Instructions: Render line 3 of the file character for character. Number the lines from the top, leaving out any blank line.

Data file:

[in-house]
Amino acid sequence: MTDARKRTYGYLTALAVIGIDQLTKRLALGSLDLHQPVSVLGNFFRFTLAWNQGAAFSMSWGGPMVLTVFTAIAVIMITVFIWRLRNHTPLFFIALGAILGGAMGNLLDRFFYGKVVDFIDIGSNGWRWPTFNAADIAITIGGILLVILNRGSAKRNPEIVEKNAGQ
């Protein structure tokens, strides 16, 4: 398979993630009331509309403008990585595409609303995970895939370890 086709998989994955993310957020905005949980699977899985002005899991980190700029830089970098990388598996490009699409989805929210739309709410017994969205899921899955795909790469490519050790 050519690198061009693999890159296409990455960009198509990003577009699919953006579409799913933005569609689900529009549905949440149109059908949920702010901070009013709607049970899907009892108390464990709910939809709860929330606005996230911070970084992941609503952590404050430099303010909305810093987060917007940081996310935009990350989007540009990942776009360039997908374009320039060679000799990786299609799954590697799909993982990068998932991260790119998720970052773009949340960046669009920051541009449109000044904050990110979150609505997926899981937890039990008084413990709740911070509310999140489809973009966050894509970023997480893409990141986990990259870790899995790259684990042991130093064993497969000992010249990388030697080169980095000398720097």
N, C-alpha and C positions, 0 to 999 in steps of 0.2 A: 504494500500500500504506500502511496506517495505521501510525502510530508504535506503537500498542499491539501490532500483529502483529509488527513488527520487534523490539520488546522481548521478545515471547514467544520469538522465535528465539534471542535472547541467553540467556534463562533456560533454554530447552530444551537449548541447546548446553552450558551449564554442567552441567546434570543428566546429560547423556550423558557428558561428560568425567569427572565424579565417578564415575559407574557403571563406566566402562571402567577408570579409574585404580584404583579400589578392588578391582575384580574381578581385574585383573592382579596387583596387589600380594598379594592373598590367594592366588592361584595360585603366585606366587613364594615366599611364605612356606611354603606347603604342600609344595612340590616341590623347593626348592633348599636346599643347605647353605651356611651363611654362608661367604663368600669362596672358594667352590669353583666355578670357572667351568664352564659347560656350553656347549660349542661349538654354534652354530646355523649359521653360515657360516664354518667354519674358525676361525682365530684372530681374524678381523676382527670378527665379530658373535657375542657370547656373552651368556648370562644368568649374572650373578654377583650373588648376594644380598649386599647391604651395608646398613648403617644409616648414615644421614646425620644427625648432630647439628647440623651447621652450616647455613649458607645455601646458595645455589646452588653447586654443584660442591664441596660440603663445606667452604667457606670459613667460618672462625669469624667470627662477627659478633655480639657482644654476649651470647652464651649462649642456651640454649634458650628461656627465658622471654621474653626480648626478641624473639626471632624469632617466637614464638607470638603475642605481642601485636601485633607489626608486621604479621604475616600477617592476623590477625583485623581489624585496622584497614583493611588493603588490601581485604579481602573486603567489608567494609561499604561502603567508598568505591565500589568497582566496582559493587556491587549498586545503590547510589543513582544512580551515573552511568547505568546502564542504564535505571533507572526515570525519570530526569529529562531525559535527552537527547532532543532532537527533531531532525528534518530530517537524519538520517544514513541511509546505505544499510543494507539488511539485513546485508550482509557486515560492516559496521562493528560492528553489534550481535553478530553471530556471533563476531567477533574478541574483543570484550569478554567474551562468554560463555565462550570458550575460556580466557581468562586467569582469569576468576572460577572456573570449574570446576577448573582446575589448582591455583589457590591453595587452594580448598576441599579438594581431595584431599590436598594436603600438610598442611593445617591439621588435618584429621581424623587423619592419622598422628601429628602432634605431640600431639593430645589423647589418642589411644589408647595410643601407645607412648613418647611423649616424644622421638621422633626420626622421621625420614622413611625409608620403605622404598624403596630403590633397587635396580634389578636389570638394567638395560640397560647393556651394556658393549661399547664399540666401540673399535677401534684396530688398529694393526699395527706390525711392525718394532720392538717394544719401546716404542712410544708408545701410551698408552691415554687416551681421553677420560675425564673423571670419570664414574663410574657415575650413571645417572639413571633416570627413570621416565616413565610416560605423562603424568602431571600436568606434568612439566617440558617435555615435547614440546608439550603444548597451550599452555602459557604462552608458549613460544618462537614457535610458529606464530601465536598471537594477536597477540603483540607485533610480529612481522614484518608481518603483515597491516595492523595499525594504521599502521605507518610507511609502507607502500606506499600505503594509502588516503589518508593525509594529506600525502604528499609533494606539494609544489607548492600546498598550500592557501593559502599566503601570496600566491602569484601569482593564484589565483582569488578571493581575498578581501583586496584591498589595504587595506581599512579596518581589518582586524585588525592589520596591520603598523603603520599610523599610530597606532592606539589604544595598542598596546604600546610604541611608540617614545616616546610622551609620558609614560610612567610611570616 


């Protein structure tokens, strides 16, 4: 398979993630009331509309403008990585595409609303995970895939370890 086709998989994955993310957020905005949980699977899985002005899991980190700029830089970098990388598996490009699409989805929210739309709410017994969205899921899955795909790469490519050790 050519690198061009693999890159296409990455960009198509990003577009699919953006579409799913933005569609689900529009549905949440149109059908949920702010901070009013709607049970899907009892108390464990709910939809709860929330606005996230911070970084992941609503952590404050430099303010909305810093987060917007940081996310935009990350989007540009990942776009360039997908374009320039060679000799990786299609799954590697799909993982990068998932991260790119998720970052773009949340960046669009920051541009449109000044904050990110979150609505997926899981937890039990008084413990709740911070509310999140489809973009966050894509970023997480893409990141986990990259870790899995790259684990042991130093064993497969000992010249990388030697080169980095000398720097």